Late Night With Seth Meyers Screenshot: NBC)

On a night where Fire And Fury author Michael Wolff, continuing his ID badge-burning White House tell-all tour on The Daily Show, called Donald Trump straight-up “stupid,” the late-night comedy-scape was awash in similar sentiments. Following the weekend-long government shutdown—just in time to commemorate Trump’s one-year anniversary in office and wreck his $100,000/couple “look at me!” gala at Mar-a-Lago—no one was more scathing in his assessment of Trump’s performance than Seth Meyers. In his “A Closer Look” segment, the Late Night host spent a solid ten minutes comically excoriating Trump for a weekend’s-worth of being Trump. Only, you know, moreso.

In response to Trump’s trolling tweet attempting to spin the massive second Women’s March against everything he stands for as a “look at me, I’m awesome!” rally, Meyers compared Trump’s actual or feigned cluelessness to a husband coming home to all his clothes dumped in the street and thinking, “I get it, you wanna see me naked.” (Trump should really file that one away for later.) Meyers then pointed out the thoroughly documented phenomenon that, “there’s literally not one situation where there isn’t an old Trump quote that doesn’t completely contradict his current position” by showing clips of Trump condemning then-President Obama for the government shutdown that happened on his watch. Showing then-Trump (the reality show laughingstock claiming that the responsibility for a shutdown rests wholly on the president, Meyers noted how he, shockingly, agrees with everything that that Trump said—about current (presidential laughingstock) Trump. Old school Trump claimed, “It’s pretty sad because the whole world is looking at us and laughing at us,” which, in retrospect, is doubly sad, since, unlike President Obama, “ultimate deal-maker” Donald Trump saw the government grind to a halt when his Republican Party controls the White House, Senate, and House, something that’s never happened in modern U.S. history.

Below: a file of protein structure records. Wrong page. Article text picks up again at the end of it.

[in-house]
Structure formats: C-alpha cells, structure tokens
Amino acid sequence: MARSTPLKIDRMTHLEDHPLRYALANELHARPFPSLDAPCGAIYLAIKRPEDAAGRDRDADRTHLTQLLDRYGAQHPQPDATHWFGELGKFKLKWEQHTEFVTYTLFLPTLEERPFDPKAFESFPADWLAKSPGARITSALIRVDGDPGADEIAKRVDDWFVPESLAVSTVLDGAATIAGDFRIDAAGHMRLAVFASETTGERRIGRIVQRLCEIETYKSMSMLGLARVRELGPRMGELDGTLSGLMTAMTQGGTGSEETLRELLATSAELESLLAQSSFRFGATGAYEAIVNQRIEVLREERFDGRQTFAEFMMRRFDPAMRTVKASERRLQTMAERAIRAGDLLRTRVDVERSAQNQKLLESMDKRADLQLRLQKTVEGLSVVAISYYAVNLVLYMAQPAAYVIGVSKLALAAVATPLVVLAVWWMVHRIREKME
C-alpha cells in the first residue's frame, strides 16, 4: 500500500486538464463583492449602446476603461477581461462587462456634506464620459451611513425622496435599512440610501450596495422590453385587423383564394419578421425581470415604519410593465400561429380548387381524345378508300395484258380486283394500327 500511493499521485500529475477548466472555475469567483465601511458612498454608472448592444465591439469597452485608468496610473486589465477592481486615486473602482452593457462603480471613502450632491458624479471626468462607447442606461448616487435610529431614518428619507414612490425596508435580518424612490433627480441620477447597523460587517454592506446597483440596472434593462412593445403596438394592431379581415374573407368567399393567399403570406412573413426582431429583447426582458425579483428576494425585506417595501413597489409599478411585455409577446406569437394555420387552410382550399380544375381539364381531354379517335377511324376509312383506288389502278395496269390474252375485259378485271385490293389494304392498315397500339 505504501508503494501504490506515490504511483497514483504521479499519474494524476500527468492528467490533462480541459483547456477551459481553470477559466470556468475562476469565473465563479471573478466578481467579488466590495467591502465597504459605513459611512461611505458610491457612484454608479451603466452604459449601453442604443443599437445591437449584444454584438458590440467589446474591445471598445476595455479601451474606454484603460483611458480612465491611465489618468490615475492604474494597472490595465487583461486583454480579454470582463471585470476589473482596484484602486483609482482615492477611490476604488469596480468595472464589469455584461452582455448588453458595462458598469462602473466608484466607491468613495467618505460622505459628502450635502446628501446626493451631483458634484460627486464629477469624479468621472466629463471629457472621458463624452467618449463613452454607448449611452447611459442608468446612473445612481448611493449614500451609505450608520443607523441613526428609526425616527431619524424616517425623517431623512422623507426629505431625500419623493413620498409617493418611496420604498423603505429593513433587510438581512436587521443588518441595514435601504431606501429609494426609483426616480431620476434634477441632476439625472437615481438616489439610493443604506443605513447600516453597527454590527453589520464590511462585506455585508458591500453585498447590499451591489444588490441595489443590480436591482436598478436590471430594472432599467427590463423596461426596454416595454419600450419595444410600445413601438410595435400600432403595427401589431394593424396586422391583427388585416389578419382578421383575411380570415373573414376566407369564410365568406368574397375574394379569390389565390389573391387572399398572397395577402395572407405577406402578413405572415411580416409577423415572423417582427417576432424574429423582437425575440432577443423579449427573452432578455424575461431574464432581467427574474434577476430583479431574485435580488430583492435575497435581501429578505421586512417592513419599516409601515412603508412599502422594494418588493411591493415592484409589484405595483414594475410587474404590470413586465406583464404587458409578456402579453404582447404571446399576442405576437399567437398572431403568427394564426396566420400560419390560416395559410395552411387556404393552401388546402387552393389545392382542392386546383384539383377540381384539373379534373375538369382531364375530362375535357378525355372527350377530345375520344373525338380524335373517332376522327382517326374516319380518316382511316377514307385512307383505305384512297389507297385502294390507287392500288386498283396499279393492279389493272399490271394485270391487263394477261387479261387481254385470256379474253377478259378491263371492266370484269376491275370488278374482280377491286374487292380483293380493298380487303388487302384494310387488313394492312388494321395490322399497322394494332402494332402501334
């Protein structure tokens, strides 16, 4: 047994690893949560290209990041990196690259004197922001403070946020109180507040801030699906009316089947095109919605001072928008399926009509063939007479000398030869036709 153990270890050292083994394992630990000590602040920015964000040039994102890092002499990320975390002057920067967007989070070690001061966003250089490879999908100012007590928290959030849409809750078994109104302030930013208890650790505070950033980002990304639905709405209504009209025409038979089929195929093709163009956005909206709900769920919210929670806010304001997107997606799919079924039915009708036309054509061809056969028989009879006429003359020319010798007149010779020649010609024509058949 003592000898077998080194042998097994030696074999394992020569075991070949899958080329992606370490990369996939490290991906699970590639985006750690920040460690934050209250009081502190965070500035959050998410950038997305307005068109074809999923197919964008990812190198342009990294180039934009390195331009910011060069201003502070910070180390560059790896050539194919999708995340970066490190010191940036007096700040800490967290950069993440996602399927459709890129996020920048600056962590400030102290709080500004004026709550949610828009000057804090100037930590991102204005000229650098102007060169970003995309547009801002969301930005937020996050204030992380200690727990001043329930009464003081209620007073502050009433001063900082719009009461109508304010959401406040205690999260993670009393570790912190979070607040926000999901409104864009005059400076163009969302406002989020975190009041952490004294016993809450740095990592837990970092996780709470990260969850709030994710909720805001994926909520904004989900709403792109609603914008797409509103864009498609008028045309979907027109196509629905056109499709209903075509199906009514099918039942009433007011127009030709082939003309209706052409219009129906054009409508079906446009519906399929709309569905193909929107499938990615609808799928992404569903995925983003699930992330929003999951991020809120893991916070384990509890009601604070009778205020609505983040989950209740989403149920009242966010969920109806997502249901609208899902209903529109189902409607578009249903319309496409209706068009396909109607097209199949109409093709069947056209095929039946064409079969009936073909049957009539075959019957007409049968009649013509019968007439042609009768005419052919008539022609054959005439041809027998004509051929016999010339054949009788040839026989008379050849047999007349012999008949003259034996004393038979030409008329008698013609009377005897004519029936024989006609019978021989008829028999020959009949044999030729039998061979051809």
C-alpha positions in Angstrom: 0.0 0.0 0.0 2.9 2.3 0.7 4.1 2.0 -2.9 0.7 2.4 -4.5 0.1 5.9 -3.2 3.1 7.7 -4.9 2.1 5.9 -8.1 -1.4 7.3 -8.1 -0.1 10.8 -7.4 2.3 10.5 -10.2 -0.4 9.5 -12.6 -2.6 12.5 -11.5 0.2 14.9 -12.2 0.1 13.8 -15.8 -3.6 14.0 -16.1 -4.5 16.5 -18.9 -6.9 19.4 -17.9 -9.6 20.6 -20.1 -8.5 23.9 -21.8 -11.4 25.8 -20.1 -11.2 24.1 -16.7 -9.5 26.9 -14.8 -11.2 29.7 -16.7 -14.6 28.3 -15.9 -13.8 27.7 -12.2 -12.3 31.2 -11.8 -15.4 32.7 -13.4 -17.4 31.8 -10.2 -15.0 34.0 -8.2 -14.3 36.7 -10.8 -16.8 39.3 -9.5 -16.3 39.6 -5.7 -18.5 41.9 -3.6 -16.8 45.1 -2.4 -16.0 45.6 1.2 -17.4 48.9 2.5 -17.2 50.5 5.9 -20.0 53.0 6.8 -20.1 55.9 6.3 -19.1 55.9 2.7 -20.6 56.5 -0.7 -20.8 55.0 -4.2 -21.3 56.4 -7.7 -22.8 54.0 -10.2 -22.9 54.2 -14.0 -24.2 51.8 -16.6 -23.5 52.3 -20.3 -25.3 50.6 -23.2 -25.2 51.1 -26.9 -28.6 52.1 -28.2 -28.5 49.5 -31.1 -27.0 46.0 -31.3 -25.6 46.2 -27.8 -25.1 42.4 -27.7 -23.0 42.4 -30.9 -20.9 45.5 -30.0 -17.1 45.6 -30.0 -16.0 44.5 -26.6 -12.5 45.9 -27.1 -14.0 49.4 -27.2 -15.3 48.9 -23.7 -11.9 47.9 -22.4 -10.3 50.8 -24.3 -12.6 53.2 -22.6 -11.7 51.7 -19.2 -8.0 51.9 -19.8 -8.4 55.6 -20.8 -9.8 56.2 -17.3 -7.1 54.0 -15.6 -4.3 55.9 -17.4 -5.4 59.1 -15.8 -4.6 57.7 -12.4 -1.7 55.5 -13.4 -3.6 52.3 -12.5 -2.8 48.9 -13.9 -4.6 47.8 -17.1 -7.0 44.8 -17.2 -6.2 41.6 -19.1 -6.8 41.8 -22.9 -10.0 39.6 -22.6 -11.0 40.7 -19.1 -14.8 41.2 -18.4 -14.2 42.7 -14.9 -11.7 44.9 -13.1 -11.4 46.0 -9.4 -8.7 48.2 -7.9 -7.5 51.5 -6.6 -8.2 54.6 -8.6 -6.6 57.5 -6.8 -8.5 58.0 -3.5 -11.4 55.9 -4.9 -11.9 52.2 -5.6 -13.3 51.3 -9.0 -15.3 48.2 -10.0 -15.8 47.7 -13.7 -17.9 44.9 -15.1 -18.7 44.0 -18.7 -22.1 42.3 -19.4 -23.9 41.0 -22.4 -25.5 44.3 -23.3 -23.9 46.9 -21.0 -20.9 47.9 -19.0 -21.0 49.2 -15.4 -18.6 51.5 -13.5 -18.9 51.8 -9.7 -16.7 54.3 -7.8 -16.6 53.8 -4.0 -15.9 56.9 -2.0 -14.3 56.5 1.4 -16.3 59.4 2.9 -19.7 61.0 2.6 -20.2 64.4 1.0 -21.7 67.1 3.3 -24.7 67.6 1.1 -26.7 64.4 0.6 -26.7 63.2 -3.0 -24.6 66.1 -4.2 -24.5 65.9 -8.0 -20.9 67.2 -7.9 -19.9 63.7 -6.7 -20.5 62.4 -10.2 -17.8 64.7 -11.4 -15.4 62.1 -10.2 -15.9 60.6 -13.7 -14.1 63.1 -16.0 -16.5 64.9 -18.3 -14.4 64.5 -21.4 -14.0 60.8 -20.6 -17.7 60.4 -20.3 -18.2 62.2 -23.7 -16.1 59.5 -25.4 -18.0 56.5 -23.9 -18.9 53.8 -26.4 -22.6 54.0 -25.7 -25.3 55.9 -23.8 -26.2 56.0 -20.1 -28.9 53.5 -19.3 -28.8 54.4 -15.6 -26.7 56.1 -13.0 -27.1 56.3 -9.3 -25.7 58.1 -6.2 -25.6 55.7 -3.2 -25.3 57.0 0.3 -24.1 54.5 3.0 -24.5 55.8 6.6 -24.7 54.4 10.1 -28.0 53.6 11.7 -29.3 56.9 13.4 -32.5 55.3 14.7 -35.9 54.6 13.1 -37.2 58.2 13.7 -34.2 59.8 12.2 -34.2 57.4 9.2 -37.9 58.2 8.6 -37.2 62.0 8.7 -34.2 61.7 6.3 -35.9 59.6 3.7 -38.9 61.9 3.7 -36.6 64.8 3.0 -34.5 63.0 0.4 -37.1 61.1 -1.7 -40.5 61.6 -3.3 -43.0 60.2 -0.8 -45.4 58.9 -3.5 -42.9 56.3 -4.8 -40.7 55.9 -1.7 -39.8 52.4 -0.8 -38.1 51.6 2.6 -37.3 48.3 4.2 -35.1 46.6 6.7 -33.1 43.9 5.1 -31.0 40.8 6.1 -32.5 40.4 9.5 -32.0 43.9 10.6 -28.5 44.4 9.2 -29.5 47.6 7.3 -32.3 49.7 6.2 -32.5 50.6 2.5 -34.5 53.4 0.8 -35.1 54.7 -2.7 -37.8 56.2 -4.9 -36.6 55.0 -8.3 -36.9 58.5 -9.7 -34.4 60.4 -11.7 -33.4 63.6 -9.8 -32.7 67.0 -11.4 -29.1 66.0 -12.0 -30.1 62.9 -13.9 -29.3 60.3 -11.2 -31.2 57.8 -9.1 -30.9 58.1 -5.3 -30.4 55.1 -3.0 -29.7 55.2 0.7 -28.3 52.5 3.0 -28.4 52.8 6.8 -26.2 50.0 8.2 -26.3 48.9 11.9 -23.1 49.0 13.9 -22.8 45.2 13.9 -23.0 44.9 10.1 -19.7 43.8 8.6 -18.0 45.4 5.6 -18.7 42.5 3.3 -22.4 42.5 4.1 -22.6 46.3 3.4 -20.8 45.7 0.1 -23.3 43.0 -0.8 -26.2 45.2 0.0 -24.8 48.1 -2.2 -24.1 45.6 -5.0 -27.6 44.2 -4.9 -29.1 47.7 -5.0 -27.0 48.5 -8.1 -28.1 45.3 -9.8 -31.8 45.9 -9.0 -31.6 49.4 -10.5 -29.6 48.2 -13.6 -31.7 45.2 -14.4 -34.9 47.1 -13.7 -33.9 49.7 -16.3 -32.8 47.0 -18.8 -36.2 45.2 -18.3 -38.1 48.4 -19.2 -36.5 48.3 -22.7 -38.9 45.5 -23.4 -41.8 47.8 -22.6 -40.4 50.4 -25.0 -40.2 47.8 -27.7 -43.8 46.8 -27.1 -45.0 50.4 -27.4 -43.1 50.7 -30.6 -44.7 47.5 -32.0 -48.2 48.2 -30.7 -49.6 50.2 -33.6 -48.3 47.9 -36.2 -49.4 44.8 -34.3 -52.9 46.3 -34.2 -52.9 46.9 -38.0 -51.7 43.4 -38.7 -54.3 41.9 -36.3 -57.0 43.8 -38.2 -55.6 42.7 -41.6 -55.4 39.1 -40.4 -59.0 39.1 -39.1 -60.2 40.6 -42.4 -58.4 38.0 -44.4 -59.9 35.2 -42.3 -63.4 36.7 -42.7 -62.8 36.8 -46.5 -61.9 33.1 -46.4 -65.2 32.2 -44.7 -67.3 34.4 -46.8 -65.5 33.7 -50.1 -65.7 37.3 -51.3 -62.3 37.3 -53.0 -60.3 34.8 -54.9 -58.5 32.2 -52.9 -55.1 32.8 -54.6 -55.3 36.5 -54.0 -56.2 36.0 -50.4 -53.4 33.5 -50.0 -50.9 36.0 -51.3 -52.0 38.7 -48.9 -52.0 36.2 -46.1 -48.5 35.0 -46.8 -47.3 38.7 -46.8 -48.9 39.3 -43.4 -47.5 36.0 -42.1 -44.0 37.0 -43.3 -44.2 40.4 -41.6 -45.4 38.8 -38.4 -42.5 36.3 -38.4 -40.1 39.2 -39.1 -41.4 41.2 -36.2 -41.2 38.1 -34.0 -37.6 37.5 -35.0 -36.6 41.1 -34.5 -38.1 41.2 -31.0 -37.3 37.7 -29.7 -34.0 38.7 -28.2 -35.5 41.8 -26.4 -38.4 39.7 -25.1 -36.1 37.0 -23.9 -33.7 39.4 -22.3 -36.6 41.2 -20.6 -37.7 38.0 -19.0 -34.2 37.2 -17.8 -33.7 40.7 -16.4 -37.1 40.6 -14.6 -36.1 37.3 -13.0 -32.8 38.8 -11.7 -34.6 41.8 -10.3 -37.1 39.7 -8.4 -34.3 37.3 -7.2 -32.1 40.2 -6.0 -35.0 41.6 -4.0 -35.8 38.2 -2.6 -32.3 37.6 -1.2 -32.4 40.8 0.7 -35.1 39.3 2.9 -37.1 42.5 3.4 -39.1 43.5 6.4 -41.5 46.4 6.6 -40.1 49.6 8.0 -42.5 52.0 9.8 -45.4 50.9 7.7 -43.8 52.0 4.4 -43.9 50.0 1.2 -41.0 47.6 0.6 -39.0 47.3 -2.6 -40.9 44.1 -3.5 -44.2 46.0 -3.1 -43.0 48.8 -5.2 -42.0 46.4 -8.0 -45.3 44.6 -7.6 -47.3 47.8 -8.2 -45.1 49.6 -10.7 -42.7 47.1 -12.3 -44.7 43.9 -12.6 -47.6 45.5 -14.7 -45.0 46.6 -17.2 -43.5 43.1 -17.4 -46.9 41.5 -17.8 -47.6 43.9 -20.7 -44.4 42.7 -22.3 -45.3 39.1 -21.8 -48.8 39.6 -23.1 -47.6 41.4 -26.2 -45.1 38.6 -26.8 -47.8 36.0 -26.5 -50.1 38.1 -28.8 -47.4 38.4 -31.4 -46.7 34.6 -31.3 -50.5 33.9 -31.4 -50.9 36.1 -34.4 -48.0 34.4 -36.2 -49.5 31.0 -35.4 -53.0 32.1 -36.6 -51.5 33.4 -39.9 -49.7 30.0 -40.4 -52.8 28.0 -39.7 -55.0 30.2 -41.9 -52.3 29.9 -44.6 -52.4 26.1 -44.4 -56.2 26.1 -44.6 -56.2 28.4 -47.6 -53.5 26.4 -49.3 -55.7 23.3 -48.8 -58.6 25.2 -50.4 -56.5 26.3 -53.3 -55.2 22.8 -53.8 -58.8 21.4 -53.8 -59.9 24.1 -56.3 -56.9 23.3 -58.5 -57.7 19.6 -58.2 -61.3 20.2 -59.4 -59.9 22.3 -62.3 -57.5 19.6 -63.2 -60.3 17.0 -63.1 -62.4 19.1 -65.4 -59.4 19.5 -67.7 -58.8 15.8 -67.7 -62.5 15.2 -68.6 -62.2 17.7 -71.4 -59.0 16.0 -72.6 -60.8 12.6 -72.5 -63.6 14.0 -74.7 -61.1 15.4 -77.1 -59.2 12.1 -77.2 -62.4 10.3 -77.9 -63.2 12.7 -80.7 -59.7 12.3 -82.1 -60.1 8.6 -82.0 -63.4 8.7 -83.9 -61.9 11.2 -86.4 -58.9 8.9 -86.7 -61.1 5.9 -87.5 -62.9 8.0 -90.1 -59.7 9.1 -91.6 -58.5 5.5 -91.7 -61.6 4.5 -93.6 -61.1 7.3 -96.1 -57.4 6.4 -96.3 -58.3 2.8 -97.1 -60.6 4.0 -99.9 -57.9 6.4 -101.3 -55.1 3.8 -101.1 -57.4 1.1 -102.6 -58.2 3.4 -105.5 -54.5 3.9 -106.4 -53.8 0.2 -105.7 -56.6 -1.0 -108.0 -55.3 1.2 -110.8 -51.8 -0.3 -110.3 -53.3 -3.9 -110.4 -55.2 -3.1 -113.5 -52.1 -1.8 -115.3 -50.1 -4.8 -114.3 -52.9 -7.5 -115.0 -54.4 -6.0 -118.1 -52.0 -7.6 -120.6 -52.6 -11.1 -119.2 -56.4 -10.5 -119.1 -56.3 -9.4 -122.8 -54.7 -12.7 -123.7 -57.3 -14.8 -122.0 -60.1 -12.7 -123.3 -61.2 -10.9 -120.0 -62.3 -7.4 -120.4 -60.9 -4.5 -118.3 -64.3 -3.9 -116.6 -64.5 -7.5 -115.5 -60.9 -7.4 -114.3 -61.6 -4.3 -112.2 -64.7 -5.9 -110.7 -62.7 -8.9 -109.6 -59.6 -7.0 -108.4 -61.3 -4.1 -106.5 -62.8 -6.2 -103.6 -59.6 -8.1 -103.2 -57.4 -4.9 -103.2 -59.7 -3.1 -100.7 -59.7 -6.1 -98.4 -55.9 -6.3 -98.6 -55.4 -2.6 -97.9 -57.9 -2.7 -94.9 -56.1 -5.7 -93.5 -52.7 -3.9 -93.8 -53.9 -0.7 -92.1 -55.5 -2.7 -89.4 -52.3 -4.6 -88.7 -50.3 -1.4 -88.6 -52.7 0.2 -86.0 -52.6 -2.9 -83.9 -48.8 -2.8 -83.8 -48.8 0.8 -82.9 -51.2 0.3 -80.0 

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Doubling down on the whole deal-maker myth that Trump trumpeted as one of his chief assets as presidential candidate (along with the best words, huge hands, bigly intelligence, and pretty much every other possible human attribute), Meyers went after Trump’s disengagement with the weekend shutdown negotiations and, seemingly, everything else. Quoting Trump’s own Chief of Staff John Kelly’s assertion that Trump’s demands for what Meyers termed Trump’s “absurd” border wall of racist awesomeness were ‘uninformed,” Meyers came down hard. Calling Trump a president, “who makes cartoonish demands that everyone knows are impractical, who has absolutely no guiding principles or knowledge of policy, and who changes his views on a whim,” Meyers sought to debunk the idea that Donald Trump is somehow ignorant of what’s expected of the leader of the free world, suggesting that the giant ego-baby with the nuclear launch codes simply doesn’t care enough to learn. Citing a New York Times quote from a Trump campaign staffer about the issue, Meyers admirably ripped off a tongue-twister to the effect, a nifty linguistic trick whose intricacies Meyers no doubt spent more time learning than Donald Trump spent on formulating a coherent immigration policy with the fates of hundreds of thousands of DREAMers in the balance.